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Minnesota Twins

Minnesota Twins: Fighting for Mediocrity

We are a fourth of the way through the season and the Minnesota Twins are in a battle with the Chicago Cubs for the worst record in the major leagues. Oh how the times have changed.

Just two seasons ago the organization was opening Target Field with the hopes of contending for the World Series. Now the Twins are just hoping that they haven’t replaced the Royals as the perennial basement dwellers of the American League Central. The fall from grace has been quick and painful for a fan base that has been spoiled by six division titles in twelve years, but there is good news amongst the 15-29 record. The Twins are not that bad actually.

There are three types of bad teams in baseball; teams that lack talent (San Diego Padres), teams that are young (Kansas City Royals) and teams that are unlucky. Take a quick glance at the roster and you can immediately recognize which category the current Twins fall under.

With two former MVP’s on their roster (Mauer and Morneau), it’s evident that they still have the necessary talent to be, at the very least, a mediocre team. Add in the consistent play of Denard Span and the power of Josh Willingham and the Twins lineup should be enough to balance out the fact that the rotation consists mostly of AAA pitchers. They are not a talentless team by any stretch.

The Twins are far from being a young team as well. Brian Dozier is the lone rookie to see consistent time in the lineup since being promoted from Rochester. Yes, the rotation is filled with inexperienced starters, but they have just recently been called up after veterans Jason Marquis, Nick Blackburn and Francisco Liriano sputtered out of the gate. The Twins pitching struggles can hardly be blamed on the current rotations work.

That leaves one last explanation for the Twins poor start; luck, or lack thereof. To put it bluntly, the Twins have been extremely unlucky this season. One of their offseason signings, Jason Marquis, missed a large portion of spring training after his daughter was hospitalized. When he did return to the Twins he looked disinterested and unfocused which led to his horrific 8.47 ERA and subsequent release.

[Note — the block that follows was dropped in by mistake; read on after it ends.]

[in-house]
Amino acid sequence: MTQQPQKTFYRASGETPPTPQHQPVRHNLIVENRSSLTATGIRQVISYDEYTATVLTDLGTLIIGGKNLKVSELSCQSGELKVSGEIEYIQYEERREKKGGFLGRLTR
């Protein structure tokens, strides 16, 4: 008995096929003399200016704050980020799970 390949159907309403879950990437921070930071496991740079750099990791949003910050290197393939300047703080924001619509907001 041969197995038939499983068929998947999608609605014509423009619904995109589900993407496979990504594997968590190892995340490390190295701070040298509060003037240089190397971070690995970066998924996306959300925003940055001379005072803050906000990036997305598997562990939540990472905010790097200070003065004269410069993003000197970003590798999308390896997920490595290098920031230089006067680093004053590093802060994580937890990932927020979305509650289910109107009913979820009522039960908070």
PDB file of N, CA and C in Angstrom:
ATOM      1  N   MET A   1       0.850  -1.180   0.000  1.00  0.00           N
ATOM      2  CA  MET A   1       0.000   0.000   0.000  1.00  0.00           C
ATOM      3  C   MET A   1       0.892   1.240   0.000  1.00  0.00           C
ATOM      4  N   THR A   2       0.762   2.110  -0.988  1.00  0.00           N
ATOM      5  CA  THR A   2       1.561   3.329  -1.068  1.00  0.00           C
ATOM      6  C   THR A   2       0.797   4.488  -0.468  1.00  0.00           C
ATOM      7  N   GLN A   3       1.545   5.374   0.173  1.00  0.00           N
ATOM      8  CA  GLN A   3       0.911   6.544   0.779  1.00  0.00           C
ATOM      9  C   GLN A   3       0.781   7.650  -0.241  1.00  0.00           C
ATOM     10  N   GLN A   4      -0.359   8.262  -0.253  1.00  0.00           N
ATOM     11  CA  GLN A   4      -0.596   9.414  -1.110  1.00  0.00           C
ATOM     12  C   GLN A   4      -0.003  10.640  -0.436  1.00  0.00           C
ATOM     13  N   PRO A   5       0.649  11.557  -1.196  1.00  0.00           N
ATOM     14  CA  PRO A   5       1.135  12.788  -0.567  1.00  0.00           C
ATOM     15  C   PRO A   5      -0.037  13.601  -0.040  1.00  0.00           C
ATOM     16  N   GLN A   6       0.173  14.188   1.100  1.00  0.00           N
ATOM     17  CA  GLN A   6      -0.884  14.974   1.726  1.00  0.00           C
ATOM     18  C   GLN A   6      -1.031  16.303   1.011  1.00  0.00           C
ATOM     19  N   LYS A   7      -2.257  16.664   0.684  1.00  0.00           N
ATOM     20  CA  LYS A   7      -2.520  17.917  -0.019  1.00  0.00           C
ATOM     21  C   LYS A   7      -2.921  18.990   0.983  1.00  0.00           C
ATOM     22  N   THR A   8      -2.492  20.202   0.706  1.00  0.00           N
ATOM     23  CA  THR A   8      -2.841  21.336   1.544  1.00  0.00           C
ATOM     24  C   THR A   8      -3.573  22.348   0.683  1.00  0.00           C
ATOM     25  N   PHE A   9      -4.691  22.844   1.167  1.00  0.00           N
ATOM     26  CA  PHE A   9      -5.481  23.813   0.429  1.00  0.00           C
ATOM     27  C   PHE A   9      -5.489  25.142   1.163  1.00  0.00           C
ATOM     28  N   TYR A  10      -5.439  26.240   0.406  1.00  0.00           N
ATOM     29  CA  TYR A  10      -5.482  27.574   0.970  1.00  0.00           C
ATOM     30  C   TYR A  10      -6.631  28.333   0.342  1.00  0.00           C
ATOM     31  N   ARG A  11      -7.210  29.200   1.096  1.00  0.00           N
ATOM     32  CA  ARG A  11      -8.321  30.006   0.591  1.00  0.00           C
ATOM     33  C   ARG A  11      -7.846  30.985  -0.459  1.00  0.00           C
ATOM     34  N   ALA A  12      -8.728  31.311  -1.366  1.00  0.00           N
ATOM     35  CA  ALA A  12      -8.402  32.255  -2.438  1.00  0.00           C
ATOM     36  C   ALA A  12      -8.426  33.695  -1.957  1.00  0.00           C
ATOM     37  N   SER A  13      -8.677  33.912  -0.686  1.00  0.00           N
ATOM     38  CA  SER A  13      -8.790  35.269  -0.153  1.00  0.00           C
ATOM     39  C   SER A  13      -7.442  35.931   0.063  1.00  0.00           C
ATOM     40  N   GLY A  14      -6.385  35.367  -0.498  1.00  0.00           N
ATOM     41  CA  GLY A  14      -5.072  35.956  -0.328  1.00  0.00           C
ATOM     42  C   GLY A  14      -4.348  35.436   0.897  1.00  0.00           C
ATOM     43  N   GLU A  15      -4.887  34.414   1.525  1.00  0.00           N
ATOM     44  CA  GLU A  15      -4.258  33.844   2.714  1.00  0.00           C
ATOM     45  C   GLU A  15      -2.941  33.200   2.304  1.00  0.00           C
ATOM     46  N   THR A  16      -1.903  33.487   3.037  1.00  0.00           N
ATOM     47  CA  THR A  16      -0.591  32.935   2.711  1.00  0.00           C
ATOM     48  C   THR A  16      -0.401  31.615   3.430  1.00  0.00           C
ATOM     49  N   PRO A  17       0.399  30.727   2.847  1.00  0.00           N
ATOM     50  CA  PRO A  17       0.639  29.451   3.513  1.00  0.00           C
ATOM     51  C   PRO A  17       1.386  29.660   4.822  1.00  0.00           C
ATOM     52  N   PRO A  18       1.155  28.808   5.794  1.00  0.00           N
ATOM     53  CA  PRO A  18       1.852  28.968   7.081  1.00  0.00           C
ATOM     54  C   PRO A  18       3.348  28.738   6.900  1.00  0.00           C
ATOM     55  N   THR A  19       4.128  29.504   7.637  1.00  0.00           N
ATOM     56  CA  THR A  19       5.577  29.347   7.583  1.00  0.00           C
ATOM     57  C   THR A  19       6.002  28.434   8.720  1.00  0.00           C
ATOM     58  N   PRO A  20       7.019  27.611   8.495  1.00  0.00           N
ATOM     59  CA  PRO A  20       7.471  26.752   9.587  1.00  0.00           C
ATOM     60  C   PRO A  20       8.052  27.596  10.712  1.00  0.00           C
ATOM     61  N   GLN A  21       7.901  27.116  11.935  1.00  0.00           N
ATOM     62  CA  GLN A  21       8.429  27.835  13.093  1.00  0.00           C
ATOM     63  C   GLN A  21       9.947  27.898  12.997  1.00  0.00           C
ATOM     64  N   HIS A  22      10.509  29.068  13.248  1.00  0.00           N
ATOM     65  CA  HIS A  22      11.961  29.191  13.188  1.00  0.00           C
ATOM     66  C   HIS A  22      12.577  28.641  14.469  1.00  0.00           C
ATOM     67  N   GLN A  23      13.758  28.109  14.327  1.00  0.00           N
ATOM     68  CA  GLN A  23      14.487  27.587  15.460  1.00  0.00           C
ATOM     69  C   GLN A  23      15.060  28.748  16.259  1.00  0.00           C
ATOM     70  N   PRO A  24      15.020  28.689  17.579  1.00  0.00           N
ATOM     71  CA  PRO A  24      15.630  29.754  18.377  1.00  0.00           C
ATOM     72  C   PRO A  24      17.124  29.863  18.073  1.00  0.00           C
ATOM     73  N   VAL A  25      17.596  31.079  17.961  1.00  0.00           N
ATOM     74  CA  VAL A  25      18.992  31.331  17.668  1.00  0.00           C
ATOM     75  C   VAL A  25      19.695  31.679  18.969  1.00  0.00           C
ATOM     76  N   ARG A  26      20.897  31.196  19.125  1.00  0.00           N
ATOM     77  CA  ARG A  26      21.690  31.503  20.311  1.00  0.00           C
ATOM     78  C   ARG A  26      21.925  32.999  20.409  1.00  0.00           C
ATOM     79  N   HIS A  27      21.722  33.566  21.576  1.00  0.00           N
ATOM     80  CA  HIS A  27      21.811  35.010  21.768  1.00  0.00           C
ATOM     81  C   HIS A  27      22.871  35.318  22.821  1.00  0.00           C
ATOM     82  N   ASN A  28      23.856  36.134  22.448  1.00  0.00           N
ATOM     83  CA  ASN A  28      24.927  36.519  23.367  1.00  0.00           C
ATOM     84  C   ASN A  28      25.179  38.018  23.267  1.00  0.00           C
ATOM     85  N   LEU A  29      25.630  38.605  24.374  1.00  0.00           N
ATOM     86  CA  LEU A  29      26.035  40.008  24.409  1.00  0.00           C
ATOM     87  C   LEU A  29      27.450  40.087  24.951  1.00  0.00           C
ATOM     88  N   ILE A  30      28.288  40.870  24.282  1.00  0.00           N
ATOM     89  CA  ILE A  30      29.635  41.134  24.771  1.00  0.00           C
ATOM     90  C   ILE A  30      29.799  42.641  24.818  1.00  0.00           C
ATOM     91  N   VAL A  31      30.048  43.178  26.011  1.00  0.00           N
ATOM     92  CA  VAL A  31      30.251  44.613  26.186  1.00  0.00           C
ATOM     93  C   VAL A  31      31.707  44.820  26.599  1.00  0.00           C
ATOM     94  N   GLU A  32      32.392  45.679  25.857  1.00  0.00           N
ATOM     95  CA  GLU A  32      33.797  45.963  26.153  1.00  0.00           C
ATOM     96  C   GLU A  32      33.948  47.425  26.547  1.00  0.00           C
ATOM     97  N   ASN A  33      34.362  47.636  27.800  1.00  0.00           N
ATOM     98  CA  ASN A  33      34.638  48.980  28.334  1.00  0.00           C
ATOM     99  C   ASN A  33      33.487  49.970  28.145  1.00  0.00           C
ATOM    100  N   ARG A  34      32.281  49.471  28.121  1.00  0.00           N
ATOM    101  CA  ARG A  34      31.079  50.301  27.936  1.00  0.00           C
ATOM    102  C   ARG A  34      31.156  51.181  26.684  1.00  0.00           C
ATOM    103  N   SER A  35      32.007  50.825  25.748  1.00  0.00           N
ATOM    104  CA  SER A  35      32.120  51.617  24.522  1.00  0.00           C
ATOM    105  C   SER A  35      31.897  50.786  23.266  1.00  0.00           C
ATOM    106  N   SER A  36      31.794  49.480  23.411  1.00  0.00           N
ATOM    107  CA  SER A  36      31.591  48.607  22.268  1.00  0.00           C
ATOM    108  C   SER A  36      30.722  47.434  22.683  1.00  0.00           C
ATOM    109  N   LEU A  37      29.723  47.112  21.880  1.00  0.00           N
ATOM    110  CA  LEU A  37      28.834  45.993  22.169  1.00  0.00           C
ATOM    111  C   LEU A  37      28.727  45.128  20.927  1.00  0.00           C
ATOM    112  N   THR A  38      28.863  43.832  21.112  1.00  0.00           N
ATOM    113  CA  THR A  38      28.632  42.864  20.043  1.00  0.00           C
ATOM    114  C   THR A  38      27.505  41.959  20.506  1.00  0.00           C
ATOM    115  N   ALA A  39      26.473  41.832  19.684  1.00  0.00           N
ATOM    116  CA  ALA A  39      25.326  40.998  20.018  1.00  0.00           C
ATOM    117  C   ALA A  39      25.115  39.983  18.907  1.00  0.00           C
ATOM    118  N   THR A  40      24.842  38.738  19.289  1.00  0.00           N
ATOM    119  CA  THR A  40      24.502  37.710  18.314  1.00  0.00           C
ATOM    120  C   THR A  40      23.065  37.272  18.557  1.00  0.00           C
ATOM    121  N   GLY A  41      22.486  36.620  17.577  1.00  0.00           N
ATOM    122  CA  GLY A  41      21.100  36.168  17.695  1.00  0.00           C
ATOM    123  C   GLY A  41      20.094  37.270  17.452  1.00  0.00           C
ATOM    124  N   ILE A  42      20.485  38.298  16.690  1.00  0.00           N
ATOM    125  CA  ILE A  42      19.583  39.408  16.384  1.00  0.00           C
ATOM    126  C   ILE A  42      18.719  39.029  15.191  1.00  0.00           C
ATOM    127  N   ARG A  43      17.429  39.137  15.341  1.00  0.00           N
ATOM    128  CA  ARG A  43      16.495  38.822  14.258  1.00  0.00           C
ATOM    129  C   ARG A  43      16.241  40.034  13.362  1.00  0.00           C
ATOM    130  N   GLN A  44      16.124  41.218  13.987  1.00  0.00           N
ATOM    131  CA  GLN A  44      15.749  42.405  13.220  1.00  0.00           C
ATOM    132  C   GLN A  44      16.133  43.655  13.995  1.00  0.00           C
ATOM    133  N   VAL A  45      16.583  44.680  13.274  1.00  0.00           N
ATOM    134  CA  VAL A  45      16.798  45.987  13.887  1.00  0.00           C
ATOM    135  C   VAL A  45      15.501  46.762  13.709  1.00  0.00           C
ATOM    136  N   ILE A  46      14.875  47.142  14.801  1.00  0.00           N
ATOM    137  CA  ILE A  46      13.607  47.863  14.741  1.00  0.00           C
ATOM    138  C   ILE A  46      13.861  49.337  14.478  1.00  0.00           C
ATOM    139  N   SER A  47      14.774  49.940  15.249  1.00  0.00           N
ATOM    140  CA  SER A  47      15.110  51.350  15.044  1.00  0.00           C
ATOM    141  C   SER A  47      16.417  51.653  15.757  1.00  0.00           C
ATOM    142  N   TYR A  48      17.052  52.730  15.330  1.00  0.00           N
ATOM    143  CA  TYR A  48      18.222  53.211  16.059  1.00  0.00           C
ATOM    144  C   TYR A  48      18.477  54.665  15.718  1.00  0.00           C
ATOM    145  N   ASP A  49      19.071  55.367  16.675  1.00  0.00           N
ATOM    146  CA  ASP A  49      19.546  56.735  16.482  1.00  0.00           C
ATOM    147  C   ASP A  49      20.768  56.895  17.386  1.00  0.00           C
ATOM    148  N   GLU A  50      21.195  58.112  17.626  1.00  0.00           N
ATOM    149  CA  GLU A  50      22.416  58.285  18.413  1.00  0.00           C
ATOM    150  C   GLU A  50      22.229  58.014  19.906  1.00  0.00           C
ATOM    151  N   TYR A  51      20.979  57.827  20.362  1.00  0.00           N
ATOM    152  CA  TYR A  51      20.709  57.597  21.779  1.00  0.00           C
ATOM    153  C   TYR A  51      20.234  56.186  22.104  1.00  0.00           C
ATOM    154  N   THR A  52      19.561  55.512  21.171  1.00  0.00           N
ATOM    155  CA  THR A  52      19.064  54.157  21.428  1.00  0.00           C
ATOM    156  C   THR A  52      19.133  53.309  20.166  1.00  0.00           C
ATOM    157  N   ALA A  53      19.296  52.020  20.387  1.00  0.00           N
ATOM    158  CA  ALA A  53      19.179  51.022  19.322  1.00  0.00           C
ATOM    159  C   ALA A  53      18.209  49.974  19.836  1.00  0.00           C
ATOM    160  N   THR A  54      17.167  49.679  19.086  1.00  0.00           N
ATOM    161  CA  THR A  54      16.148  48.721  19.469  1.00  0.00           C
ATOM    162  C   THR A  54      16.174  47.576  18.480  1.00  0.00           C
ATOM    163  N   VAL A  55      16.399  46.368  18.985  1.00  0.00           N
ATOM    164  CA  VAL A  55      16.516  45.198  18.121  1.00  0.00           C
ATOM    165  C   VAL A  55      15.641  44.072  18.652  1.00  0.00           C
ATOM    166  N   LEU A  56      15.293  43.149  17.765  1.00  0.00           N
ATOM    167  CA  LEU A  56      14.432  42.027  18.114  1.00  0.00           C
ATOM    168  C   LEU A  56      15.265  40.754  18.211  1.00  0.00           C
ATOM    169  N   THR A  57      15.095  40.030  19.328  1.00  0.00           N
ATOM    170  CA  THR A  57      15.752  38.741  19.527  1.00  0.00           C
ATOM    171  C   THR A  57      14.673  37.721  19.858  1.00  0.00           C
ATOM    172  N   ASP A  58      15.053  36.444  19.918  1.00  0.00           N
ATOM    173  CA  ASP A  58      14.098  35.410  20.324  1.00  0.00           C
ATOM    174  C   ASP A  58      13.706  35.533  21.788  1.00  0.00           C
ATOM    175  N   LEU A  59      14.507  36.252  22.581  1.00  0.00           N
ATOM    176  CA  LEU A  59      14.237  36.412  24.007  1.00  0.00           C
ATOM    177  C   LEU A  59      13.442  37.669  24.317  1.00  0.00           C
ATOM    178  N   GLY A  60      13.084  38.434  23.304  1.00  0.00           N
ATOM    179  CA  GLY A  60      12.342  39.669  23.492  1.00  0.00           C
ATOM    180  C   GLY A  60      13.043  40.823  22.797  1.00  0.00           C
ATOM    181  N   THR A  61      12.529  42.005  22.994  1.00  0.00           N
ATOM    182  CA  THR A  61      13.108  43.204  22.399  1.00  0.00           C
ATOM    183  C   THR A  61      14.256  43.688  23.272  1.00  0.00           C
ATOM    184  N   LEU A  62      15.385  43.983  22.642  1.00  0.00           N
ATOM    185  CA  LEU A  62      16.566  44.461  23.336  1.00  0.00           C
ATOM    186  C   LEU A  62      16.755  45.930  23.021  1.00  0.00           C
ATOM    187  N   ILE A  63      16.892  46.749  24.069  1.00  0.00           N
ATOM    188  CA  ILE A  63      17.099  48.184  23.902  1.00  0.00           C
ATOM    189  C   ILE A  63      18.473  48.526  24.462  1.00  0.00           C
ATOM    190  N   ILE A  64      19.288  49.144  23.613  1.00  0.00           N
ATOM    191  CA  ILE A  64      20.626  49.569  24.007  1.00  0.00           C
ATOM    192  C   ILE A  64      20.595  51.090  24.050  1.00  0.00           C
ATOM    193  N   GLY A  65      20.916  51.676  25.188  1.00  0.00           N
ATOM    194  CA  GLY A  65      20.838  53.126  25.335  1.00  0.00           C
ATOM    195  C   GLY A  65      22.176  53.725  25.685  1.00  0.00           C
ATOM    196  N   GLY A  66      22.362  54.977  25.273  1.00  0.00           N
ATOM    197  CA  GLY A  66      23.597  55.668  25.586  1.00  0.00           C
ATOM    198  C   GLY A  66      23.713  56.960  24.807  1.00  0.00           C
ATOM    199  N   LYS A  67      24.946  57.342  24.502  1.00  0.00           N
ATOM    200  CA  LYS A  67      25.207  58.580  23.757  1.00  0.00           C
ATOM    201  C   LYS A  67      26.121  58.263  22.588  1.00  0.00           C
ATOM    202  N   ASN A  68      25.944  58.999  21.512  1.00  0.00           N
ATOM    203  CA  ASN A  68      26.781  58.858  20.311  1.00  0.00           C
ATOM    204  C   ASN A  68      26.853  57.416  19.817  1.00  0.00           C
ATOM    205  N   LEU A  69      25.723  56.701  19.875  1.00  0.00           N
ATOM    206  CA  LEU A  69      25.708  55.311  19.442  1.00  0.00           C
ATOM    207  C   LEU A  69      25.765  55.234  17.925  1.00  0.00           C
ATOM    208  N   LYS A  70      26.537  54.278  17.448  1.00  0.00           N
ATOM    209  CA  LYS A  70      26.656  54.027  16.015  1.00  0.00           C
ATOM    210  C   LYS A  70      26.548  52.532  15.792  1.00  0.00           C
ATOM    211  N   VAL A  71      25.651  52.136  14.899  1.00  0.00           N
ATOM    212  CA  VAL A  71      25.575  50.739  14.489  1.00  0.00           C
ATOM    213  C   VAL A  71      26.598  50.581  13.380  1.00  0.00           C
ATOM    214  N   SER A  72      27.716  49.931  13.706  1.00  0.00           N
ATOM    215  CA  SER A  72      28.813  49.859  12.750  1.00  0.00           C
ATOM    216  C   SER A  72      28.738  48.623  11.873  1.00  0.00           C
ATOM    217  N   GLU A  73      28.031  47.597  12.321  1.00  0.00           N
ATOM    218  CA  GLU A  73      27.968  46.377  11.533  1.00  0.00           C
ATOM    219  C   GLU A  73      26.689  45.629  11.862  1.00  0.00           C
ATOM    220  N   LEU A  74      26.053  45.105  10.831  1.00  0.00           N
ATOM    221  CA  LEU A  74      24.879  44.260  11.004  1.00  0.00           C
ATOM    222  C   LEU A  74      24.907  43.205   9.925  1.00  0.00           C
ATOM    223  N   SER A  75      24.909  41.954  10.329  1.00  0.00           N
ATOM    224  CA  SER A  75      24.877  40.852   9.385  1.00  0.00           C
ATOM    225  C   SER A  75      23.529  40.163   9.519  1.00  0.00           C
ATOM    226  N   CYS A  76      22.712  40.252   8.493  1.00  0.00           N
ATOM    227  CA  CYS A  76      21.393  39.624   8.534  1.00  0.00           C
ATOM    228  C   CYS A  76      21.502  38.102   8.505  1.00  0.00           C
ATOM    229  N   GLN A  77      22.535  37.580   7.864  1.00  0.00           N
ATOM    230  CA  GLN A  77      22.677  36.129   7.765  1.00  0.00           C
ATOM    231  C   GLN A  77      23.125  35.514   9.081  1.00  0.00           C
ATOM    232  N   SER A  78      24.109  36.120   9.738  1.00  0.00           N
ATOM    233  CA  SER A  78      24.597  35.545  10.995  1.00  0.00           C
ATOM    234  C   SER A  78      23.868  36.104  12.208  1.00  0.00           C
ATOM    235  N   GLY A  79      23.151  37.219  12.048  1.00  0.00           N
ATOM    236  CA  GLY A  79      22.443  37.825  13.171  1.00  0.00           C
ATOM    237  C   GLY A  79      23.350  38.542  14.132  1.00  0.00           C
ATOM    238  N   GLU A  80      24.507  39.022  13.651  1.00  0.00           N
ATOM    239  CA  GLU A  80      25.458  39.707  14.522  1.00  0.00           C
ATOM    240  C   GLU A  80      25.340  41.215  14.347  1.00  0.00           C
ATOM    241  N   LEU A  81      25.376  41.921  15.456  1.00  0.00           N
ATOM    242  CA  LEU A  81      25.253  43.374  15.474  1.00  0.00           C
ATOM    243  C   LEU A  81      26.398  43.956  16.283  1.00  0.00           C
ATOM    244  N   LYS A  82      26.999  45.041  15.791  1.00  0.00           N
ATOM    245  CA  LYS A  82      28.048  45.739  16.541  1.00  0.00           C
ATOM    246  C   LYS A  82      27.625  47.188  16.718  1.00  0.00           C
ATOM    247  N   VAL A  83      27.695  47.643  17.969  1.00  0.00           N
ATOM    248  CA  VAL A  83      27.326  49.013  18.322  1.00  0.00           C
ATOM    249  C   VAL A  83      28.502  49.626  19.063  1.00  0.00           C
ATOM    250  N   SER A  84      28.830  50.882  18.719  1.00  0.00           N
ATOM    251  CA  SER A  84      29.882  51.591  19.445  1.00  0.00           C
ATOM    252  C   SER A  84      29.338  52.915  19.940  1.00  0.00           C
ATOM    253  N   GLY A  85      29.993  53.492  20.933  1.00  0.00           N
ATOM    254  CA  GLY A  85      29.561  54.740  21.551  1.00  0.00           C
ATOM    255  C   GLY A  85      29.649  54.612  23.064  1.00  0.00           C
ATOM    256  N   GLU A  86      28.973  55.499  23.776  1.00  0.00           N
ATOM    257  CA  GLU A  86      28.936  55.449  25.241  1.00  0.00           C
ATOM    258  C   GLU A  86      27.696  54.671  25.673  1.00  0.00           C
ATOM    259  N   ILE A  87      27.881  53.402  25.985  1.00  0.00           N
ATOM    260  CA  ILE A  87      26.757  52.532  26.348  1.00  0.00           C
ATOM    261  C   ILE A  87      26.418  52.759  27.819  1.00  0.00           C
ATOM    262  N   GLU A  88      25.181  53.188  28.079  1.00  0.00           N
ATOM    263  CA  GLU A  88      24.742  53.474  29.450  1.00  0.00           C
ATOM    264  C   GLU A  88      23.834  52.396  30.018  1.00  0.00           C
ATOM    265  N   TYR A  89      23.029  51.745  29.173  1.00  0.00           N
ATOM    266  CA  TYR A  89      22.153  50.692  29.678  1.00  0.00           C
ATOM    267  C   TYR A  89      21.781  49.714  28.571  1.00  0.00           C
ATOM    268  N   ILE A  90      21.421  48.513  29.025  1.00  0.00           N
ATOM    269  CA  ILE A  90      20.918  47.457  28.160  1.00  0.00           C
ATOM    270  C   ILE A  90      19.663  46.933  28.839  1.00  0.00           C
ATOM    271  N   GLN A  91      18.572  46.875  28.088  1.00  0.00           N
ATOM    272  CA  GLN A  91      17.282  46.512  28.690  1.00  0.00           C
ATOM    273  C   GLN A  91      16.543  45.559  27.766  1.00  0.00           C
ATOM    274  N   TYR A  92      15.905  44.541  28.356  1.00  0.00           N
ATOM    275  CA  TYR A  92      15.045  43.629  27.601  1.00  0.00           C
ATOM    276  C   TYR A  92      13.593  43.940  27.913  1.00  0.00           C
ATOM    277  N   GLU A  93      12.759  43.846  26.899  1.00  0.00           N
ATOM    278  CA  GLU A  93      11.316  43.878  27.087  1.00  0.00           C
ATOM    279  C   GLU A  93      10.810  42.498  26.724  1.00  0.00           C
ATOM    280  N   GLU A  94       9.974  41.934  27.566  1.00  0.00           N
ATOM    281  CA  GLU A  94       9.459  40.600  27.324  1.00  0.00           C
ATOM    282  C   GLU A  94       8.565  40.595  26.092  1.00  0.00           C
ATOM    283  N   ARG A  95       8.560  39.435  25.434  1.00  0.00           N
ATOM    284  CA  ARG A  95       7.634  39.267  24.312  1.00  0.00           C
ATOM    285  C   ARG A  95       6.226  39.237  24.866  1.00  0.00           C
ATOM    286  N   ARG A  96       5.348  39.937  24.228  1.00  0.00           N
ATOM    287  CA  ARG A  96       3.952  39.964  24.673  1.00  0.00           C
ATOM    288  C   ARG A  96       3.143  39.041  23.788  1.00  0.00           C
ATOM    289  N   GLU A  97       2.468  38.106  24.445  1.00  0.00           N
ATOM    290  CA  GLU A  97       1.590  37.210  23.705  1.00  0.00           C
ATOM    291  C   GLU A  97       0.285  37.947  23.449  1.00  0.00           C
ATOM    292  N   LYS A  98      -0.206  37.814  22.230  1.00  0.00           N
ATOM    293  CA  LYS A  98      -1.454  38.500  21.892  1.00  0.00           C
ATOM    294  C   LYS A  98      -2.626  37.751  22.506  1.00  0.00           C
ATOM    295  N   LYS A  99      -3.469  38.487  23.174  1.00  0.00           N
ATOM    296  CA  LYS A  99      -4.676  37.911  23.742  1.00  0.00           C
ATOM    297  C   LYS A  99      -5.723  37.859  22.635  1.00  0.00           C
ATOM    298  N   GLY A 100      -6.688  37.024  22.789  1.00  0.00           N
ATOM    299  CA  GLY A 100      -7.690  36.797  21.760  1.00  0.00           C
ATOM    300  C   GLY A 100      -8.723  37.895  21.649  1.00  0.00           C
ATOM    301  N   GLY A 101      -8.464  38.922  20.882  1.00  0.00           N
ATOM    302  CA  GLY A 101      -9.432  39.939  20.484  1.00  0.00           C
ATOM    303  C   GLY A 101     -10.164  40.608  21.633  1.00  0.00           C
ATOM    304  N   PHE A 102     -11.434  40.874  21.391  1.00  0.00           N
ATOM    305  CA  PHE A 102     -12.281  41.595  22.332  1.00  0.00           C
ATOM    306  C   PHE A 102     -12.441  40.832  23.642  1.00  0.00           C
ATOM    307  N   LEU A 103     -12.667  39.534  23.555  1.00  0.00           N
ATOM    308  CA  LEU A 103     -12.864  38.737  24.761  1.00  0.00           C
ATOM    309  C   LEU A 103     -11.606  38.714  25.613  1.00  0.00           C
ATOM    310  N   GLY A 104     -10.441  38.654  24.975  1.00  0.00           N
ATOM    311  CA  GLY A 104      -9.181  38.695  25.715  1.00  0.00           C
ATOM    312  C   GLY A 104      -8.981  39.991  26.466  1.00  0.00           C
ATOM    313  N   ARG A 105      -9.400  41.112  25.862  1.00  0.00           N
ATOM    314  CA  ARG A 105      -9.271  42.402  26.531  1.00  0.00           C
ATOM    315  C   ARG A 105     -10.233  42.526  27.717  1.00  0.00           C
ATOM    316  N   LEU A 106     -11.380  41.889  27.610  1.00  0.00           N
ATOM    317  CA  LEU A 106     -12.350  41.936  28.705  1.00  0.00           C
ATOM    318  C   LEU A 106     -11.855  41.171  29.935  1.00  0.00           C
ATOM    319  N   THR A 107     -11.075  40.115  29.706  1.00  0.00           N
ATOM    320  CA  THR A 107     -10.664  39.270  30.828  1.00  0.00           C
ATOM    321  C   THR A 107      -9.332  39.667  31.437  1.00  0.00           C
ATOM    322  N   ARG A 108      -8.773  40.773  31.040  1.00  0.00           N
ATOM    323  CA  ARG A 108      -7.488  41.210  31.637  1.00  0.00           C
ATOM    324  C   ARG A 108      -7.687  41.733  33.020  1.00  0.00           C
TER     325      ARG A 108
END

Injuries have also taken its toll on the team. Justin Morneau made his annual stop on the DL with a wrist injury, Denard Span has dealt with the nagging hamstring injury, Ryan Doumit’s strained right calf has landed him on the DL and Nick Blackburn is also there with left quad strain. Don’t get me wrong, I’m not claiming that injuries are based on luck. I realize that some players are more injury prone than others (yes Morneau, I’m looking at you). The timing of the injuries on the other hand, that is mostly luck. If the Twins lineup were healthy this is what it would look like.

1. Denard Span CF
2. Brian Dozier SS
3. Joe Mauer C
4. Josh Willingham LF
5. Justin Morneau 1B
6. Ryan Doumit DH
7. Trevor Plouffe 3B
8. Ben Revere RF
9. Jamey Carroll 2B

The lineup isn’t playoff quality by any means but it isn’t the worst in the league either. If the Twins ever managed to field this team there would be a good possibility that their record would climb to near .500 considering the weak division that they play in. That is a very big ‘if’ though. If history has taught us anything it’s that it’s only a matter of time before Morneau is back on the DL and Mauer is joining him with an ailment of his own.

Then again maybe this year is different. Maybe Morneau stays healthy and returns to his pre-concussion form. Maybe Mauer contends for the batting title and is able to remain behind the plate for a large chunk of the season. It’s all possible. Unlikely, but possible.

The main thing to take away is that there is hope. Not for a playoff push, but for respectability. At this point in the Twins season, respectability is all we can ask for.

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